Centralization – Regardless of private or central bank issued coins, a centralised party, instead of a distributed network, is required to issue and govern the coin issuance.
Education resource for adoption – The technology mechanism will take education to reach mass consumer adoption; and
Regulations compliance for commercialization – Shaping stablecoin as a global payment scheme, regulators have concern in risks of bankruptcy, financial crisis and AML compliance to all the relevant regulations will take time to realise.
Global, regulatory perspectives
While no consensus has been reached among regulators, a few central banks and regulators stated their view about Libra, the global stablecoin project by Facebook, and the overall stablecoin initiatives.
When it comes to the single fiat currency backed stablecoin, there is less concern or rejection raised from regulators. As an example, Thomas Jordan, chairman of Swiss Central Bank expressed a professional view of no issue with stablecoins backed by Swiss francs, operating within Switzerland –
“As long as prices, wages and loans are set in Swiss francs, the SNB can influence incentives for savers and borrowers via its monetary policy and thus ensure price stability over the medium term,” says Jordan.
As to Libra, a global stablecoin backed by multiple fiat currencies, regulators stated some concerns:
The Swiss Central Bank Chairman Thomas Jordan argued recently that if stablecoins pegged to foreign currencies were to establish themselves in Switzerland, the effectiveness of its monetary policy may be impaired.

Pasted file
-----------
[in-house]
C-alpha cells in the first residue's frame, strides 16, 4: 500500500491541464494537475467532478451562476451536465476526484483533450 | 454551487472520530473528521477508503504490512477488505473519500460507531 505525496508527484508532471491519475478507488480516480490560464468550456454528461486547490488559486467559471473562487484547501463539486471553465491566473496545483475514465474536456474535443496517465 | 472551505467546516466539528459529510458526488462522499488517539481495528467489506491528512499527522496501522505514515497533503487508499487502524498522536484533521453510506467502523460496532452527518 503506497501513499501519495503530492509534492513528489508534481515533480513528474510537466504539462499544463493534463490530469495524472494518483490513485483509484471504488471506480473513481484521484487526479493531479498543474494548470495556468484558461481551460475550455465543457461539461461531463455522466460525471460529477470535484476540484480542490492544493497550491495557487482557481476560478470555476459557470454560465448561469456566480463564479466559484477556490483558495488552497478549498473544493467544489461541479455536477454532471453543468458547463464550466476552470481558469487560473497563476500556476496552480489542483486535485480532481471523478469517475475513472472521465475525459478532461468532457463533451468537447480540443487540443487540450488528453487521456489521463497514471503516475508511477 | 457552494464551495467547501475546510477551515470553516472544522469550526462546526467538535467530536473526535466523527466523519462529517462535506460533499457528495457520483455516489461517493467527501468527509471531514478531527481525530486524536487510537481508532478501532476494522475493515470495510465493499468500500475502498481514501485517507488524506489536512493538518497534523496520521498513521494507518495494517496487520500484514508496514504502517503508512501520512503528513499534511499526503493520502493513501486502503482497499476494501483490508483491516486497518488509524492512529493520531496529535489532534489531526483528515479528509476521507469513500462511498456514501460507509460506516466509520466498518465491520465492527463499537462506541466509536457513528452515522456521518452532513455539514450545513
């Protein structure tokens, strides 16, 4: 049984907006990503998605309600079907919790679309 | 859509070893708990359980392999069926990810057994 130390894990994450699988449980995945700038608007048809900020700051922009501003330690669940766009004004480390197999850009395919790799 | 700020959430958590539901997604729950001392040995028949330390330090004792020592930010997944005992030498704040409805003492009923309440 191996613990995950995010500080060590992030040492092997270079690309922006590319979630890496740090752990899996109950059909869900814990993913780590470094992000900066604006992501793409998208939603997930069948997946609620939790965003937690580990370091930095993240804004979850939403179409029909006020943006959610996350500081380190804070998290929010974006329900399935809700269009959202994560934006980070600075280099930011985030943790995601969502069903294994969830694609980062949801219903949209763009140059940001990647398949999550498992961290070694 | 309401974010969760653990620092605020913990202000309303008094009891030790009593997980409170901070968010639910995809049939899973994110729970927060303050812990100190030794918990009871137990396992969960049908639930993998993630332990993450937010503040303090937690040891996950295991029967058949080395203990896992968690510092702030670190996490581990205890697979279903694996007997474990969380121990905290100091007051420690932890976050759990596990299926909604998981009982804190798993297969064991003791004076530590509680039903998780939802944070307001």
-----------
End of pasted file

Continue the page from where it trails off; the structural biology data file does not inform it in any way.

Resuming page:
On the US Congress front, Chair of the US Congress House Financial Services Committee Maxine Waters was more candid about misgivings on Facebook’s Libra project.
“It appears that these products may lend themselves to an entirely new global financial system that is based out of Switzerland and intended to rival U.S. monetary policy and the dollar. This raises serious privacy, trading, national security, and monetary policy concerns for not only Facebook’s over 2 billion users, but also for investors, consumers, and the broader global economy. Failure to cease implementation before we can [examine the implications in a committee hearing], risks a new Swiss-based financial system that is too big to fail,” says Waters.
The expression ‘too big to fail’ is usually applied to large banks that would disrupt national economies if they collapse.
The Bank of England also forewarned Facebook to expect a high degree of scrutiny in its quarterly laundry list of worries. It added that the various links in the chain underscored “the need to ensure end-to-end resilience”.
“The resilience of the proposed Libra system would rely on the stability of not just the core elements of the Libra Association and Libra Reserve but also the associated critical activities conducted by other firms in the Libra ecosystem such as validators, exchanges or wallet providers,” according to the The UK central bank report.
French Economy Minister Bruno Le Maire did not hold his peace on Libra either, bluntly stating that Libra “is not welcome on European soil”. Speaking in Washington on the sidelines of the World Bank and International Monetary Fund autumn meeting, Le Mairie affirmed that France “will take steps with the Italians and Germans, because our sovereignty is at stake”.
On the other hand, the Bank of Japan (BOJ), warned that uncertainties over the effect of CBDCs on commercial banking must be addressed. The BOJ has also scotched the idea that CBDCs could boost the effectiveness of negative interest rate policies.
With the significant investment in blockchain and stablecoin initiatives, the debate among private sectors and regulators demonstrate stablecoin has caught the imagination of key industry players and influencers.
While regulators are being forthright with concerns, fine-tuning alternative technology solutions appears to continue being explored and tested; time will tell whether we will see future alternate financial systems that offer greater efficiency and security going forward.
(Featured image of US Congresswoman Maxine Waters by Photographer Andrew Harrer.)